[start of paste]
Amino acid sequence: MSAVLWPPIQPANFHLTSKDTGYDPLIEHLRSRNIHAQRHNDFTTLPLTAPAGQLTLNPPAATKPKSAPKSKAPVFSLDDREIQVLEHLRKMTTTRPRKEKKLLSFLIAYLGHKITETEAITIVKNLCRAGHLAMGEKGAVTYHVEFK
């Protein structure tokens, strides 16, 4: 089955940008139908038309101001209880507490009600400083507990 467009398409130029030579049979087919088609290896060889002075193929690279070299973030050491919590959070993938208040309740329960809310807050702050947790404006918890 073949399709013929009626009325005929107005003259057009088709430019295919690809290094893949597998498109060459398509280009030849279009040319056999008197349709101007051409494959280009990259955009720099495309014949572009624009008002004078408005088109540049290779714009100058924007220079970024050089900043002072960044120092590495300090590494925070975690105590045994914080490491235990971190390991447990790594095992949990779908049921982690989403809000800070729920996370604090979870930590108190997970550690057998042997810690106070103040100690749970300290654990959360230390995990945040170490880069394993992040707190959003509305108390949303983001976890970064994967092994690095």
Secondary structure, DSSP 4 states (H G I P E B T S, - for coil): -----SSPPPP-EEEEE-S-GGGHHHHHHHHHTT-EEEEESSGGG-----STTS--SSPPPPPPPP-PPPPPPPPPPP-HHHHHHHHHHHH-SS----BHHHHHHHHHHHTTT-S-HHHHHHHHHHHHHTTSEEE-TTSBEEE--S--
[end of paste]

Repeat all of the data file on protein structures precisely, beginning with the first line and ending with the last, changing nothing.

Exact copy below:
Amino acid sequence: MSAVLWPPIQPANFHLTSKDTGYDPLIEHLRSRNIHAQRHNDFTTLPLTAPAGQLTLNPPAATKPKSAPKSKAPVFSLDDREIQVLEHLRKMTTTRPRKEKKLLSFLIAYLGHKITETEAITIVKNLCRAGHLAMGEKGAVTYHVEFK
């Protein structure tokens, strides 16, 4: 089955940008139908038309101001209880507490009600400083507990 467009398409130029030579049979087919088609290896060889002075193929690279070299973030050491919590959070993938208040309740329960809310807050702050947790404006918890 073949399709013929009626009325005929107005003259057009088709430019295919690809290094893949597998498109060459398509280009030849279009040319056999008197349709101007051409494959280009990259955009720099495309014949572009624009008002004078408005088109540049290779714009100058924007220079970024050089900043002072960044120092590495300090590494925070975690105590045994914080490491235990971190390991447990790594095992949990779908049921982690989403809000800070729920996370604090979870930590108190997970550690057998042997810690106070103040100690749970300290654990959360230390995990945040170490880069394993992040707190959003509305108390949303983001976890970064994967092994690095």
Secondary structure, DSSP 4 states (H G I P E B T S, - for coil): -----SSPPPP-EEEEE-S-GGGHHHHHHHHHTT-EEEEESSGGG-----STTS--SSPPPPPPPP-PPPPPPPPPPP-HHHHHHHHHHHH-SS----BHHHHHHHHHHHTTT-S-HHHHHHHHHHHHHTTSEEE-TTSBEEE--S--